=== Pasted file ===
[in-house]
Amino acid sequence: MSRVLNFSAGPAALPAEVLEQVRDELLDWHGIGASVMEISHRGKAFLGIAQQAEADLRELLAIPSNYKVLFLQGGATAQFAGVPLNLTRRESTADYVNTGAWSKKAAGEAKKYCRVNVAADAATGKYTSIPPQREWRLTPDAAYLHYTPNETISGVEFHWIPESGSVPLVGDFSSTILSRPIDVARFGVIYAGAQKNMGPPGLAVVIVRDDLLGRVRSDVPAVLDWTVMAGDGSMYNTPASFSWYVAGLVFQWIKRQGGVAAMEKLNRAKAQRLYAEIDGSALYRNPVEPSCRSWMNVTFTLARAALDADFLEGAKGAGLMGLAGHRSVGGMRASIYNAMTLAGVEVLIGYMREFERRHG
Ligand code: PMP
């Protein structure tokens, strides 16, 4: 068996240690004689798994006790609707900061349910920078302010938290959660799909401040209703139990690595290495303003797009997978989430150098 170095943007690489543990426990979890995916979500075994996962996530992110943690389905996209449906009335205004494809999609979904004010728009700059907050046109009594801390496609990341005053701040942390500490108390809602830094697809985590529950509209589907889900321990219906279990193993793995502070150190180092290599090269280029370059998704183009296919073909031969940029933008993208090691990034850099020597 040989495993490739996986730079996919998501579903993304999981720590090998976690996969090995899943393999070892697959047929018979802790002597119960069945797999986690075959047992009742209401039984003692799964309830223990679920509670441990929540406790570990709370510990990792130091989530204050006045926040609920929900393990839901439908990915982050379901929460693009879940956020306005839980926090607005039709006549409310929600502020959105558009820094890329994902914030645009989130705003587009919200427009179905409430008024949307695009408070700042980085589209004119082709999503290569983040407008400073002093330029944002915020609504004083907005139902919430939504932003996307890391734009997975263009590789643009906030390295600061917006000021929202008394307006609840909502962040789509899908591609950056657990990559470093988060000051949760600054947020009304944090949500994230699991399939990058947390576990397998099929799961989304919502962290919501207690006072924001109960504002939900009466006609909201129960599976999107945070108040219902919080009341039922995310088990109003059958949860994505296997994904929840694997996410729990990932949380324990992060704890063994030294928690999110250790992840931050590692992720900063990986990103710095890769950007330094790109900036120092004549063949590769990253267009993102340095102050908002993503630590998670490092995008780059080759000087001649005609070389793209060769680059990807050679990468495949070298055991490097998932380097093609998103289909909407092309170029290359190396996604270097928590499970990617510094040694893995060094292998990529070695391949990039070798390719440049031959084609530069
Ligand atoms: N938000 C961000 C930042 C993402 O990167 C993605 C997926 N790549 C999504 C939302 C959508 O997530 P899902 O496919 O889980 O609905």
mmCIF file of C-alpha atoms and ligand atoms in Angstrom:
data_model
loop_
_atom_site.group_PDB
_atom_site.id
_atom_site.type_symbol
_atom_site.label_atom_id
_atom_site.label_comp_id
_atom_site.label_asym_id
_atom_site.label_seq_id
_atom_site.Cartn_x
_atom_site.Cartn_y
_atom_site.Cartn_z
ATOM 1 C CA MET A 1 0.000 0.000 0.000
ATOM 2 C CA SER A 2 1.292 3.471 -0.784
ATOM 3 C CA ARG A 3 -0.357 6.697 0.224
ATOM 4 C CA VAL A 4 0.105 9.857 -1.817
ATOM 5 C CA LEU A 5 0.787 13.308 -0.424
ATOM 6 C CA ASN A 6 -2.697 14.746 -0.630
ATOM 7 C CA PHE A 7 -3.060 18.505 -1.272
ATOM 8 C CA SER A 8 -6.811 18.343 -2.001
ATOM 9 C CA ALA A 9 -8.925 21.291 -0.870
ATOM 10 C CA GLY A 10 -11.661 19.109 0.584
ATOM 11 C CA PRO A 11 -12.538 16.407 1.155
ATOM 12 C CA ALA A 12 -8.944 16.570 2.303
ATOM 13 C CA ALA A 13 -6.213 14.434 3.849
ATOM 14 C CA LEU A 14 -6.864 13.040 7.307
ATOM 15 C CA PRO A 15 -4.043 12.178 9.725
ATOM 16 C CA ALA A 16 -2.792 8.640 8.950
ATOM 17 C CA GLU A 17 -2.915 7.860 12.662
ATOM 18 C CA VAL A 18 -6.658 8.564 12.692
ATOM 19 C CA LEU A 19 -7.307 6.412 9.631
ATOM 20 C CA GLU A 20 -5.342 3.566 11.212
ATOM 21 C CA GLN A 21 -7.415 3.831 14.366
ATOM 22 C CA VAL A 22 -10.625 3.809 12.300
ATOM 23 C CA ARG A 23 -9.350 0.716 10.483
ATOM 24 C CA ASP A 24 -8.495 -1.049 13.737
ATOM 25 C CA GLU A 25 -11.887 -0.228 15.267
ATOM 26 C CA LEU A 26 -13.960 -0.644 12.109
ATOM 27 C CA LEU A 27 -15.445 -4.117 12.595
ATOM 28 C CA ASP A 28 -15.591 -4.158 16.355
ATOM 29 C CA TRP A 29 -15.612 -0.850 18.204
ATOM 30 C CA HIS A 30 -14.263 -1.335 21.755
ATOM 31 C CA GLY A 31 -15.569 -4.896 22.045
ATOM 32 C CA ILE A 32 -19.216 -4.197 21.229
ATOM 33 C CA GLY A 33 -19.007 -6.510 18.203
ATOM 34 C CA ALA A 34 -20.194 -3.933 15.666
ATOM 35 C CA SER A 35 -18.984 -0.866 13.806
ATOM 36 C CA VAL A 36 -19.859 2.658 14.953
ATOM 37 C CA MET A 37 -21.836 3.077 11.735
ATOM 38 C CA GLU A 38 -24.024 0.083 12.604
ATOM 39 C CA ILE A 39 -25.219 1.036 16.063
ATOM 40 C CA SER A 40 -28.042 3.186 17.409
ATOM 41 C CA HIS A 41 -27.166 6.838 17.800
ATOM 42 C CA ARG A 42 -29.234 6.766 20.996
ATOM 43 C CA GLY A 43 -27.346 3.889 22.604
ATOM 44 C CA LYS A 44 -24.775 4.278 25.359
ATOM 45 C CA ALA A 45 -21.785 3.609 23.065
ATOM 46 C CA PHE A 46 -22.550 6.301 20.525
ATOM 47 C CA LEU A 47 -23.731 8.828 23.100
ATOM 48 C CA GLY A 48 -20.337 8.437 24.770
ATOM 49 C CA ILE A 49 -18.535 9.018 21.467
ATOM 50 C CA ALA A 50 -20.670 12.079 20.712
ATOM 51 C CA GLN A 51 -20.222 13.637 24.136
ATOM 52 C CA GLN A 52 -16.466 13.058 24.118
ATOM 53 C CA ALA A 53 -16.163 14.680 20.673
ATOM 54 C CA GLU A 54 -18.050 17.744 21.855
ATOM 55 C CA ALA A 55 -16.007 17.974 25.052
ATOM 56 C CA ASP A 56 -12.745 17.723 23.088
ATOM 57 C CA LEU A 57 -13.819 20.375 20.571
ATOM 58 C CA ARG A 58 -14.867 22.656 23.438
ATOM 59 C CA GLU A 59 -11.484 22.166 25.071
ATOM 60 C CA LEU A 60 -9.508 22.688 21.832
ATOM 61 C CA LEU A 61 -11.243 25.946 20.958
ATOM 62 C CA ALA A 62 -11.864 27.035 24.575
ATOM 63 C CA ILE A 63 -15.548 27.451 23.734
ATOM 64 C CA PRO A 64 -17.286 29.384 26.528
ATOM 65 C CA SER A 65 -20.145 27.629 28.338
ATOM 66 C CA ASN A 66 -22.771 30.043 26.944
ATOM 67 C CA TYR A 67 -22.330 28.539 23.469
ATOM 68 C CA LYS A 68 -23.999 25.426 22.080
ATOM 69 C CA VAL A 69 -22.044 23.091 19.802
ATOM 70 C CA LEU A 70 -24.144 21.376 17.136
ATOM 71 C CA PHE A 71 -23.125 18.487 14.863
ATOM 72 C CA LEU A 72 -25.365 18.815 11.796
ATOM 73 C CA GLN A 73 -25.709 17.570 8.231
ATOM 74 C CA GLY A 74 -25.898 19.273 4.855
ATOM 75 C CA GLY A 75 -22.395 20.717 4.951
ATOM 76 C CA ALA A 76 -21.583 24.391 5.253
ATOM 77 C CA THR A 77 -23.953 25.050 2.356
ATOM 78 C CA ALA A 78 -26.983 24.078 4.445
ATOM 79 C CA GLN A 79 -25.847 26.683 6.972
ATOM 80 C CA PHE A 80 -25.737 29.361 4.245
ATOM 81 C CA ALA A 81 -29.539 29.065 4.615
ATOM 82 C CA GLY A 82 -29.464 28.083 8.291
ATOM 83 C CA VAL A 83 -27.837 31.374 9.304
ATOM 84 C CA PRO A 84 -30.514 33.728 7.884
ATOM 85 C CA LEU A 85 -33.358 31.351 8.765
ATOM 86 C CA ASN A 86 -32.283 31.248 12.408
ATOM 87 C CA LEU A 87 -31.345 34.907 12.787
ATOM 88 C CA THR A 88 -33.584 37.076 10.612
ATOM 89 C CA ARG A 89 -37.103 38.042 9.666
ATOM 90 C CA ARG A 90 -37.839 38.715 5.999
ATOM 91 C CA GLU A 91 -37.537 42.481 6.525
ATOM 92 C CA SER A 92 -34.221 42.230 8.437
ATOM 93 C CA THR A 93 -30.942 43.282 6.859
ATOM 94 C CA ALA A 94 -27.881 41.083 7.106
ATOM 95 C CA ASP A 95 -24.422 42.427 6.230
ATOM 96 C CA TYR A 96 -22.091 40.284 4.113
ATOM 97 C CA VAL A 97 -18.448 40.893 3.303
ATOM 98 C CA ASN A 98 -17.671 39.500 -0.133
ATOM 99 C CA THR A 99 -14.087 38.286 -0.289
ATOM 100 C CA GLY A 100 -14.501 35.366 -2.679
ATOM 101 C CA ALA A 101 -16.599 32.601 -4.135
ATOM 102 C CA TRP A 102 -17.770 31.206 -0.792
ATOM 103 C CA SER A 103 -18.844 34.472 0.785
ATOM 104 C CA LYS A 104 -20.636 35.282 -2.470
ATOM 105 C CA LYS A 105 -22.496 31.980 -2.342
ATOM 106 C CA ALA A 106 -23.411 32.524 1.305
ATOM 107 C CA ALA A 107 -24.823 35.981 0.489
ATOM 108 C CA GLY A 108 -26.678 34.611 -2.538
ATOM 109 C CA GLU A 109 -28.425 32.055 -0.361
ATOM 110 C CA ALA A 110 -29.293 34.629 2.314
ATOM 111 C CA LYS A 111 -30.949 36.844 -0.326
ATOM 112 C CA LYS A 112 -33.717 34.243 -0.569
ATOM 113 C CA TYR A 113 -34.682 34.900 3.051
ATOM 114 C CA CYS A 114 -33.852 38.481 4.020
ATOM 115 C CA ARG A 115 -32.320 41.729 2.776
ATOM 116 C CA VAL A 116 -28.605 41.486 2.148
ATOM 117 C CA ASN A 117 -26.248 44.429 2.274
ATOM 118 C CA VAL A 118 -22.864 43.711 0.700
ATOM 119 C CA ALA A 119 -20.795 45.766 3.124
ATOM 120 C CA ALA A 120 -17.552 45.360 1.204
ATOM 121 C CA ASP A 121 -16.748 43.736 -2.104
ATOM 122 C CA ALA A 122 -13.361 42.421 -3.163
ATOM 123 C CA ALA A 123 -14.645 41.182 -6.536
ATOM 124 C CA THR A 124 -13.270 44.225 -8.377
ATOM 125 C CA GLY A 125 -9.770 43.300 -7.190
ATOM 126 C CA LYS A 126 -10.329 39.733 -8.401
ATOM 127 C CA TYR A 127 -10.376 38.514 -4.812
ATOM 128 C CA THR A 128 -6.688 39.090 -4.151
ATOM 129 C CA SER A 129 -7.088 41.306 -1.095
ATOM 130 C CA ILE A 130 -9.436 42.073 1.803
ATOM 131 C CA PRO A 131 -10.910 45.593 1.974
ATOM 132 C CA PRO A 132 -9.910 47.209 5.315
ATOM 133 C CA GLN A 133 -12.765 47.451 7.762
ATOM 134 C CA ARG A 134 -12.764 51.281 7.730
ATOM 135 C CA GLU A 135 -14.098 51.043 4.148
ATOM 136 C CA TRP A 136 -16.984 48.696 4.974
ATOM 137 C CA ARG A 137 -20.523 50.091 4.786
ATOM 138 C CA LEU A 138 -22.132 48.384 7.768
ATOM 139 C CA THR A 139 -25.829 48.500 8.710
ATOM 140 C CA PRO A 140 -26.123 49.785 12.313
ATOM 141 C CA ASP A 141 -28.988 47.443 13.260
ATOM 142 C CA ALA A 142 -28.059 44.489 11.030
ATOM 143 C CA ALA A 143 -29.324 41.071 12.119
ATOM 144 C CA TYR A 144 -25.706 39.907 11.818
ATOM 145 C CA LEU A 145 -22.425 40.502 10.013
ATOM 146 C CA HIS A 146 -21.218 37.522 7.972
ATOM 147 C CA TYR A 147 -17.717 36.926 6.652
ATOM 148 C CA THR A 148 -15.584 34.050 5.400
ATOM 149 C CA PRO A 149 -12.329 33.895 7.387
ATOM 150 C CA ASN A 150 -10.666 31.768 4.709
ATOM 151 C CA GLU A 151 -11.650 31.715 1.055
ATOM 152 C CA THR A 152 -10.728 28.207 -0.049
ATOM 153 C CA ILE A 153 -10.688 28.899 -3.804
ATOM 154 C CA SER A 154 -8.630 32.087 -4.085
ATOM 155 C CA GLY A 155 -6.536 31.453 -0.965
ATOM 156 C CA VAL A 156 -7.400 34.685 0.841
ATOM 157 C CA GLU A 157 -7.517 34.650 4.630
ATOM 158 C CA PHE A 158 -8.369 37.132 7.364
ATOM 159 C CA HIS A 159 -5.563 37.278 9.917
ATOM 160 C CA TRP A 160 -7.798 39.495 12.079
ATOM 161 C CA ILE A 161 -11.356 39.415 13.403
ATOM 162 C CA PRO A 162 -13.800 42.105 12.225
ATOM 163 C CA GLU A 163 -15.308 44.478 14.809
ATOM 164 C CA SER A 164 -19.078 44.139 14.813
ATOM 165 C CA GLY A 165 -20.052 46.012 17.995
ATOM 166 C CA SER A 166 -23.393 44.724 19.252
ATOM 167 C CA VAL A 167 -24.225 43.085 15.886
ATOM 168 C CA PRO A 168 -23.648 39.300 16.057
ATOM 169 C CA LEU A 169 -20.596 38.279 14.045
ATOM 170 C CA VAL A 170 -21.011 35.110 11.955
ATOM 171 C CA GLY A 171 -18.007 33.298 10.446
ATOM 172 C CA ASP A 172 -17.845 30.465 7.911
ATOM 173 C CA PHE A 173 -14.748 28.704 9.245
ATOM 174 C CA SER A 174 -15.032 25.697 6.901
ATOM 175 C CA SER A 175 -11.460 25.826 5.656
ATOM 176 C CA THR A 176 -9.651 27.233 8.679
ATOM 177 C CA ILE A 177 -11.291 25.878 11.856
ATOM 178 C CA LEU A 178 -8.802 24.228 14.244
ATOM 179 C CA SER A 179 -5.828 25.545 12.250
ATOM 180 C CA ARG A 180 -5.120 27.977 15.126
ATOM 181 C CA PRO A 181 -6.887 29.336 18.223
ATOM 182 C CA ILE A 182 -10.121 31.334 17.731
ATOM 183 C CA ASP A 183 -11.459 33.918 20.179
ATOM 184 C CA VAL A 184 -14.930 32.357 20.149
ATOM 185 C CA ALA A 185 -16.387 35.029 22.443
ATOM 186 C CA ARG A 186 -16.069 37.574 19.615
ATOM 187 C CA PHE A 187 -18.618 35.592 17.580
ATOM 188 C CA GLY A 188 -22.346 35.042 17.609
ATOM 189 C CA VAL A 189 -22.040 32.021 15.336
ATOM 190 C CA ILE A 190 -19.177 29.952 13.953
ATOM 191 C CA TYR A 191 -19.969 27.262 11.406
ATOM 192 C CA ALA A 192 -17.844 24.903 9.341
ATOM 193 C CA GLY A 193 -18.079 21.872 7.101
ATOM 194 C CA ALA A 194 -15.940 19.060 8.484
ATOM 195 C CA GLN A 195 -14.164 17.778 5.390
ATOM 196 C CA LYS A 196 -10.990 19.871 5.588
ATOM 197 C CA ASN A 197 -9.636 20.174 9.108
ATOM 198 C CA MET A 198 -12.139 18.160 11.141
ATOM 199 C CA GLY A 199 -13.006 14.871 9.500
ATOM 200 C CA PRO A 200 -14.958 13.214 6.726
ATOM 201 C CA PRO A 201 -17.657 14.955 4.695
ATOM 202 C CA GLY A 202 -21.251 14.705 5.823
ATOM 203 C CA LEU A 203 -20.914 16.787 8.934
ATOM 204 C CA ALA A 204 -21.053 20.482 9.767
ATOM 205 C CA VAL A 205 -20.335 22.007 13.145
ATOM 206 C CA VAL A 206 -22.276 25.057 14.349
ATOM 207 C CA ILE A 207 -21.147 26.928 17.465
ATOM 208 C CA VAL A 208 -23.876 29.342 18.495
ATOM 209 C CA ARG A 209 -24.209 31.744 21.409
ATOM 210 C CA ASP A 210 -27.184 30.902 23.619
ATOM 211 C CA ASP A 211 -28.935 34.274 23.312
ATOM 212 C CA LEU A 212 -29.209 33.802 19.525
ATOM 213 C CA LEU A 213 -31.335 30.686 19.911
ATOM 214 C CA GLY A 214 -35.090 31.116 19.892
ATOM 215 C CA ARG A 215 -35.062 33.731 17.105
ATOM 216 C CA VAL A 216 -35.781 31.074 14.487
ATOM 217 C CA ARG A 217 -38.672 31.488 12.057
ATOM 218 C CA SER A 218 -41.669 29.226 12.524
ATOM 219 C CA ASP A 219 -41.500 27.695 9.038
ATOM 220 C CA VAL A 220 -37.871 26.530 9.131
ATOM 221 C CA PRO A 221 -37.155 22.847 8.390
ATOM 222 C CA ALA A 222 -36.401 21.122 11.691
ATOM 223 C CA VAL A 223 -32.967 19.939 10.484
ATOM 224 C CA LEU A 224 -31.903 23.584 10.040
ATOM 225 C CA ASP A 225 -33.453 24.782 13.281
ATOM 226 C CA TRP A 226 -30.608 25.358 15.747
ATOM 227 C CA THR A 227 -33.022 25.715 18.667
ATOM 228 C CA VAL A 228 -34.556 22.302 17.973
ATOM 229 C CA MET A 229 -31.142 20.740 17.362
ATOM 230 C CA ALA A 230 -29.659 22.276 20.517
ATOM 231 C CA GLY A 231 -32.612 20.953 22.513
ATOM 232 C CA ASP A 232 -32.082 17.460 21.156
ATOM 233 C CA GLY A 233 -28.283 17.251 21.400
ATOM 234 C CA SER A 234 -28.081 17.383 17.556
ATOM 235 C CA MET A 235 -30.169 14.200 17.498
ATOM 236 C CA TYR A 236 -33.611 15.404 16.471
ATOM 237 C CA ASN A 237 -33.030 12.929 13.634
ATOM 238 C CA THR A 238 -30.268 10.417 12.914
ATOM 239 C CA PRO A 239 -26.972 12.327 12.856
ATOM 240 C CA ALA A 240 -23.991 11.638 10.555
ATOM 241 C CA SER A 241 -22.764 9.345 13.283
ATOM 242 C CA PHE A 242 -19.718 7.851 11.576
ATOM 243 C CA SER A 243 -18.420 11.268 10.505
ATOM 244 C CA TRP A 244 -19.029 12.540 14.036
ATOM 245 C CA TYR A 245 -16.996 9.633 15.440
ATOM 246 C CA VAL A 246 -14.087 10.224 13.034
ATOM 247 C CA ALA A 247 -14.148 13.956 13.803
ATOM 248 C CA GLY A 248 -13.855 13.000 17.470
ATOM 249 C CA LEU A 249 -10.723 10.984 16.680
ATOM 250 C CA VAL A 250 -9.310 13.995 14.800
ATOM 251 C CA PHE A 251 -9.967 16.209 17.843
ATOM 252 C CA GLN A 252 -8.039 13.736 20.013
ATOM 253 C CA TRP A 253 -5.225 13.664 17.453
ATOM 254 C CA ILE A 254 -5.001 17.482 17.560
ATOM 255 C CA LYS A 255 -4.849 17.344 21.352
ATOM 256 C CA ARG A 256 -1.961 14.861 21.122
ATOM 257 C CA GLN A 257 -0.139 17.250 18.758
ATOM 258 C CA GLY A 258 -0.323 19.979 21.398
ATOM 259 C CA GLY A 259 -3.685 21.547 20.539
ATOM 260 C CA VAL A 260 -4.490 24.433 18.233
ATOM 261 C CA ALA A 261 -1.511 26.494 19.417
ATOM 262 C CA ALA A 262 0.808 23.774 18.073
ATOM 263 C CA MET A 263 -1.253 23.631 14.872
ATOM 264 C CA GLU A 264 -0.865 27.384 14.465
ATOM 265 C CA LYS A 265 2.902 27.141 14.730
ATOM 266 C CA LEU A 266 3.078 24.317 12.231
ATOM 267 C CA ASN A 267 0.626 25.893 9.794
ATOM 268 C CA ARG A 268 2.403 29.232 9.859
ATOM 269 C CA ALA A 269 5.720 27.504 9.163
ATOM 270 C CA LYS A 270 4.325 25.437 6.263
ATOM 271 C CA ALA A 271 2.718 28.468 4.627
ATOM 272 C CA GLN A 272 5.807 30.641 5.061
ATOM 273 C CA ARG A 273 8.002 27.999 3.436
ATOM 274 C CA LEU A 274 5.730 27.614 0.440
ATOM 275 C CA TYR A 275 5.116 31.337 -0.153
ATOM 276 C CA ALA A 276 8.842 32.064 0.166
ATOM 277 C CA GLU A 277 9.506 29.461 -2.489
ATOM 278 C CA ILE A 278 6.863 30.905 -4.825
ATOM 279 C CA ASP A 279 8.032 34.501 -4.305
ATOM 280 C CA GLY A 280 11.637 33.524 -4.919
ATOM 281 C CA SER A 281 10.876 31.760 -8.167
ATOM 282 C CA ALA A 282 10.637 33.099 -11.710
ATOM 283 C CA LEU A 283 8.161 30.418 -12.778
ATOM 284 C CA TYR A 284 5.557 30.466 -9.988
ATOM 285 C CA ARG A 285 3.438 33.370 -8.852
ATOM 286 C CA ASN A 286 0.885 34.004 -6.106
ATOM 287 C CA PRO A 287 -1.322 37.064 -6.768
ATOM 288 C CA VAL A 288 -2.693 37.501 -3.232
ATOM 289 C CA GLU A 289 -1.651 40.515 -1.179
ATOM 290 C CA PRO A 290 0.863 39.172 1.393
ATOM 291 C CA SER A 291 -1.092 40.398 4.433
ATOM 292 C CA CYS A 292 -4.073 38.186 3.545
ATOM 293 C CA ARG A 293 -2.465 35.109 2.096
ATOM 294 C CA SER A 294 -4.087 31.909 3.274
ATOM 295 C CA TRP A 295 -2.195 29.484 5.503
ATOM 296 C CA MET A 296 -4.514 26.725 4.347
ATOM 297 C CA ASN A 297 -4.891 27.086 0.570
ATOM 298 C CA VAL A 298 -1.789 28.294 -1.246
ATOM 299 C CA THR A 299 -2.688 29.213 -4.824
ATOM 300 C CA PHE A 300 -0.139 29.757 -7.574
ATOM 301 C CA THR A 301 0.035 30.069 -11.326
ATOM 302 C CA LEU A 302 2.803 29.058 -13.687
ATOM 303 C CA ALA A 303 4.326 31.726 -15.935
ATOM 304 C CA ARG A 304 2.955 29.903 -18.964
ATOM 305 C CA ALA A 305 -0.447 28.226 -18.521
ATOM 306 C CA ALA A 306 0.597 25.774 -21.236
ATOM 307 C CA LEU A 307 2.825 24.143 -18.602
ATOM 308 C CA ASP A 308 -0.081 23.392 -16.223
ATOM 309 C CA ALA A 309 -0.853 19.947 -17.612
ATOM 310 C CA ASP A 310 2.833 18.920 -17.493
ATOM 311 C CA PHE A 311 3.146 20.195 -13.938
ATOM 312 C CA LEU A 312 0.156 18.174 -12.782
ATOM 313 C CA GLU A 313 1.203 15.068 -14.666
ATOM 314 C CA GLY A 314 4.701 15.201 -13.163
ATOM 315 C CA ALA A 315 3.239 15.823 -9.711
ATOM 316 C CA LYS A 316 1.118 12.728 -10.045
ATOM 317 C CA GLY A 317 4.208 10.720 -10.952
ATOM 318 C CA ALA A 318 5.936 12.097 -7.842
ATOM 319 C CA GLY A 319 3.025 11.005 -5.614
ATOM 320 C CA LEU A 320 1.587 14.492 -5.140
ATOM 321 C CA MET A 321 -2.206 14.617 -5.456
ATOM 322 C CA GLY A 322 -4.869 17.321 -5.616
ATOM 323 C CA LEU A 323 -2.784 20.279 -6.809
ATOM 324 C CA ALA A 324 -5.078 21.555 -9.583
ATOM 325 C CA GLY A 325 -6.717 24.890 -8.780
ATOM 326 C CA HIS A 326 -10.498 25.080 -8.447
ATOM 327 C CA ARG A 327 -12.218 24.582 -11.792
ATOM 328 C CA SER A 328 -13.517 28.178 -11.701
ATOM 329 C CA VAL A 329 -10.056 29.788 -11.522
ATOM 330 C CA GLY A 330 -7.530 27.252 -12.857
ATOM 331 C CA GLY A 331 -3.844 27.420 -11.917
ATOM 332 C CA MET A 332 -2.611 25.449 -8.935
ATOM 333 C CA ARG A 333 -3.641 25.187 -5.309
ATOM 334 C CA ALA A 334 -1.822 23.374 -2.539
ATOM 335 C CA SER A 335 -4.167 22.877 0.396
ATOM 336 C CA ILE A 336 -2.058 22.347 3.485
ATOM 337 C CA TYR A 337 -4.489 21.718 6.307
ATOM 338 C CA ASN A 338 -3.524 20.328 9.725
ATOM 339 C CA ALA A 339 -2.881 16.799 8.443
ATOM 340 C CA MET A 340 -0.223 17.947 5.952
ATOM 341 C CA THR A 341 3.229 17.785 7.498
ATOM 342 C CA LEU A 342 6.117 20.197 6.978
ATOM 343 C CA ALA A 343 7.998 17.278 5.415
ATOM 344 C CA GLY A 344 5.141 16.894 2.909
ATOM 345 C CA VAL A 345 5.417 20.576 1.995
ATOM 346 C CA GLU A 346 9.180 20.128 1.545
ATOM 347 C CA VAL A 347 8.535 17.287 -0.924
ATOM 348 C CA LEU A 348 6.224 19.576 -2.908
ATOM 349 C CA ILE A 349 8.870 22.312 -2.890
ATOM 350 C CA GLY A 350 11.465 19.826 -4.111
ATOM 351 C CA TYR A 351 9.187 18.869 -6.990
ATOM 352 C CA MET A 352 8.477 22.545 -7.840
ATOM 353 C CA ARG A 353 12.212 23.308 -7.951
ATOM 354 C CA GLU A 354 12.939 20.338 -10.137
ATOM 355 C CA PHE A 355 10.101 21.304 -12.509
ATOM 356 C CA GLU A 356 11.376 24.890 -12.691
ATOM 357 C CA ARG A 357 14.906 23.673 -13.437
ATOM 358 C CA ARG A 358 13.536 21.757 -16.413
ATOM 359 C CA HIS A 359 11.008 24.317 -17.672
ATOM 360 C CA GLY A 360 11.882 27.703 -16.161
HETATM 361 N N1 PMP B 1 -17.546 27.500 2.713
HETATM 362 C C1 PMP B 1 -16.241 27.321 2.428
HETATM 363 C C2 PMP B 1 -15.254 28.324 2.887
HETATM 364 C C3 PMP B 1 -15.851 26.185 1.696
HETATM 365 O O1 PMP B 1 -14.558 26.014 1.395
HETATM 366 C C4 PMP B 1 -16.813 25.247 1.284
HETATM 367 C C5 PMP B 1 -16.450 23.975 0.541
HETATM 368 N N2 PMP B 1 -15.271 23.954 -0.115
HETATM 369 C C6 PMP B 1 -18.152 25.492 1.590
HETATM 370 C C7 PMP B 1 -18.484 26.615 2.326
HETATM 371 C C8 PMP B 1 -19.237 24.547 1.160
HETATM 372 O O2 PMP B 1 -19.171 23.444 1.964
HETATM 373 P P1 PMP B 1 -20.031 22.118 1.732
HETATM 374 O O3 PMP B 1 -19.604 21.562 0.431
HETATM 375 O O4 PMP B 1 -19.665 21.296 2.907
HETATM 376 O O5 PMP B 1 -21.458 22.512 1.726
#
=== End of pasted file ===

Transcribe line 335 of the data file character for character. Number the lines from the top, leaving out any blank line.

ATOM 317 C CA GLY A 317 4.208 10.720 -10.952